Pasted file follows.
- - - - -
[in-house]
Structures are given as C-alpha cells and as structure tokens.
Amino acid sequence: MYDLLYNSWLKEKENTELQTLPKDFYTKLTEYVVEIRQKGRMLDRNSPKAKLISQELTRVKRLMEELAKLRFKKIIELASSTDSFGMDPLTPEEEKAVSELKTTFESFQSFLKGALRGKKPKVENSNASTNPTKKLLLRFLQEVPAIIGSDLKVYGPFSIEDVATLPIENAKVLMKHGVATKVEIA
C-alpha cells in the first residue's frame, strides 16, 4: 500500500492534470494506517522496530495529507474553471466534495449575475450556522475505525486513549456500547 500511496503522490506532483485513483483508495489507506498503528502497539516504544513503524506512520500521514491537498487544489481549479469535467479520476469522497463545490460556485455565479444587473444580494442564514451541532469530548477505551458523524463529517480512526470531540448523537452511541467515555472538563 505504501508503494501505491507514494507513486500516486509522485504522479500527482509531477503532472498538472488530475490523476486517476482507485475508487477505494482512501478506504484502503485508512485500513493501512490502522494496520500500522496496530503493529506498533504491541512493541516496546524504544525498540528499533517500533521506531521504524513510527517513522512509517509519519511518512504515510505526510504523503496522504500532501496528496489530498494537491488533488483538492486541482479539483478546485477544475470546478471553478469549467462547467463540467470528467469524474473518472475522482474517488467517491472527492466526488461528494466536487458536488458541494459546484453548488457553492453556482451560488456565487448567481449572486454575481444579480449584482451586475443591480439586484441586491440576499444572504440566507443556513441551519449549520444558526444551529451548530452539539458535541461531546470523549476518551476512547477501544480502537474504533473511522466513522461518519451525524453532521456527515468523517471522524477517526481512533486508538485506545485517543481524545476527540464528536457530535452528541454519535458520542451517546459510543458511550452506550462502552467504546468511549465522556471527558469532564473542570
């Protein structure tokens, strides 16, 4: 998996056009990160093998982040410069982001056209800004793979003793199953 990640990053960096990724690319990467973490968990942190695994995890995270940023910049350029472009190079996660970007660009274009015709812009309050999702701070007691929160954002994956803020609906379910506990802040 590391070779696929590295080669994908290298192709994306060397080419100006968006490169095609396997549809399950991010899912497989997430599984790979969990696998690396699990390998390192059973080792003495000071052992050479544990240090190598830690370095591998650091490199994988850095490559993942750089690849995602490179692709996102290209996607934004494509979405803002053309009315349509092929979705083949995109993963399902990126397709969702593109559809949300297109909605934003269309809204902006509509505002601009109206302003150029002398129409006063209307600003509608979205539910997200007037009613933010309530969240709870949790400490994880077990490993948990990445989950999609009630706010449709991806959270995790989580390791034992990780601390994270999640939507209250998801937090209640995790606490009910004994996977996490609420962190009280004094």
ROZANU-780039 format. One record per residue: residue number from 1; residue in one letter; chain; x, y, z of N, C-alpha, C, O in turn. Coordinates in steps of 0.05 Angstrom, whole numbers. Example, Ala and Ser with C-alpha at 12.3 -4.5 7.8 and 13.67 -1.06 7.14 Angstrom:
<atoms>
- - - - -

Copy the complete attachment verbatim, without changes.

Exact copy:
[in-house]
Structures are given as C-alpha cells and as structure tokens.
Amino acid sequence: MYDLLYNSWLKEKENTELQTLPKDFYTKLTEYVVEIRQKGRMLDRNSPKAKLISQELTRVKRLMEELAKLRFKKIIELASSTDSFGMDPLTPEEEKAVSELKTTFESFQSFLKGALRGKKPKVENSNASTNPTKKLLLRFLQEVPAIIGSDLKVYGPFSIEDVATLPIENAKVLMKHGVATKVEIA
C-alpha cells in the first residue's frame, strides 16, 4: 500500500492534470494506517522496530495529507474553471466534495449575475450556522475505525486513549456500547 500511496503522490506532483485513483483508495489507506498503528502497539516504544513503524506512520500521514491537498487544489481549479469535467479520476469522497463545490460556485455565479444587473444580494442564514451541532469530548477505551458523524463529517480512526470531540448523537452511541467515555472538563 505504501508503494501505491507514494507513486500516486509522485504522479500527482509531477503532472498538472488530475490523476486517476482507485475508487477505494482512501478506504484502503485508512485500513493501512490502522494496520500500522496496530503493529506498533504491541512493541516496546524504544525498540528499533517500533521506531521504524513510527517513522512509517509519519511518512504515510505526510504523503496522504500532501496528496489530498494537491488533488483538492486541482479539483478546485477544475470546478471553478469549467462547467463540467470528467469524474473518472475522482474517488467517491472527492466526488461528494466536487458536488458541494459546484453548488457553492453556482451560488456565487448567481449572486454575481444579480449584482451586475443591480439586484441586491440576499444572504440566507443556513441551519449549520444558526444551529451548530452539539458535541461531546470523549476518551476512547477501544480502537474504533473511522466513522461518519451525524453532521456527515468523517471522524477517526481512533486508538485506545485517543481524545476527540464528536457530535452528541454519535458520542451517546459510543458511550452506550462502552467504546468511549465522556471527558469532564473542570
């Protein structure tokens, strides 16, 4: 998996056009990160093998982040410069982001056209800004793979003793199953 990640990053960096990724690319990467973490968990942190695994995890995270940023910049350029472009190079996660970007660009274009015709812009309050999702701070007691929160954002994956803020609906379910506990802040 590391070779696929590295080669994908290298192709994306060397080419100006968006490169095609396997549809399950991010899912497989997430599984790979969990696998690396699990390998390192059973080792003495000071052992050479544990240090190598830690370095591998650091490199994988850095490559993942750089690849995602490179692709996102290209996607934004494509979405803002053309009315349509092929979705083949995109993963399902990126397709969702593109559809949300297109909605934003269309809204902006509509505002601009109206302003150029002398129409006063209307600003509608979205539910997200007037009613933010309530969240709870949790400490994880077990490993948990990445989950999609009630706010449709991806959270995790989580390791034992990780601390994270999640939507209250998801937090209640995790606490009910004994996977996490609420962190009280004094």
ROZANU-780039 format. One record per residue: residue number from 1; residue in one letter; chain; x, y, z of N, C-alpha, C, O in turn. Coordinates in steps of 0.05 Angstrom, whole numbers. Example, Ala and Ser with C-alpha at 12.3 -4.5 7.8 and 13.67 -1.06 7.14 Angstrom:
<atoms>